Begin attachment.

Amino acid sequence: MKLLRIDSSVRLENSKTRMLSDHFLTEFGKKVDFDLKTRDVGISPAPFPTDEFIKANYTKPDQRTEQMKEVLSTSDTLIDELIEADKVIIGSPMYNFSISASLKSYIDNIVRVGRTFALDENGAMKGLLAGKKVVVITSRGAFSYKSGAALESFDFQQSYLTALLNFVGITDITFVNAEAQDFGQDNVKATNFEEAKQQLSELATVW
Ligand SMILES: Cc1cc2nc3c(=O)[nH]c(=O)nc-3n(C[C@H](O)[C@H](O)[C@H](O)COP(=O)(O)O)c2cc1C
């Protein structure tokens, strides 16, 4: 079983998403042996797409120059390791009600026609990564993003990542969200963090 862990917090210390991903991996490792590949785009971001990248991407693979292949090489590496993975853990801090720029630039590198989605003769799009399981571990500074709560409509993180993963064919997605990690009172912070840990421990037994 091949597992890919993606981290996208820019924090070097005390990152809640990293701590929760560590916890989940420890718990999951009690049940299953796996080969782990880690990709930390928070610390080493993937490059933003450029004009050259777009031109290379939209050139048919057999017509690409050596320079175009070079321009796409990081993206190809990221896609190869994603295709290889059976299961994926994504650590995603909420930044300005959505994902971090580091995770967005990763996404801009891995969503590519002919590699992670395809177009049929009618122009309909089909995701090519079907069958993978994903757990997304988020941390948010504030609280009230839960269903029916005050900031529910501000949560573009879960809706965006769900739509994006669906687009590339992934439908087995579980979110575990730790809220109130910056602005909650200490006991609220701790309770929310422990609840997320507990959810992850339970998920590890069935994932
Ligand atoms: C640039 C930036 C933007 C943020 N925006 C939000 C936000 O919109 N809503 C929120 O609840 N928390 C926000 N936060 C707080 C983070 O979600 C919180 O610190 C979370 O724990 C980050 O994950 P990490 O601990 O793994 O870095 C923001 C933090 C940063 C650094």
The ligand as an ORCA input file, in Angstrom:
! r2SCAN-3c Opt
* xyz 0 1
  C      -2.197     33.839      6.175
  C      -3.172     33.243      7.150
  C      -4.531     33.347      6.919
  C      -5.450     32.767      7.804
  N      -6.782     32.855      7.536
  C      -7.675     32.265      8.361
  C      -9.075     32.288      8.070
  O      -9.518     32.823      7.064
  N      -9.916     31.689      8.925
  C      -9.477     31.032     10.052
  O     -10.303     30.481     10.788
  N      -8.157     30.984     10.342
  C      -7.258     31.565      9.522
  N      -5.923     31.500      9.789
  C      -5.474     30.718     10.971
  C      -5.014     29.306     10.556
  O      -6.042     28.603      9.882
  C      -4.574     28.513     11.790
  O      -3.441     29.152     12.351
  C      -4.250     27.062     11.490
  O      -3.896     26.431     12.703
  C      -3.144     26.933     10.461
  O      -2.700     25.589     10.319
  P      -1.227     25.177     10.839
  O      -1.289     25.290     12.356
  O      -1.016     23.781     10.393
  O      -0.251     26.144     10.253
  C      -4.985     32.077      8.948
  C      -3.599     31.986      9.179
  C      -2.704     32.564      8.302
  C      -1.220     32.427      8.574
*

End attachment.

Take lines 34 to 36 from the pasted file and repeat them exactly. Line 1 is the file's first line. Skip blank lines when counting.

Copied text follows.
  O      -0.251     26.144     10.253
  C      -4.985     32.077      8.948
  C      -3.599     31.986      9.179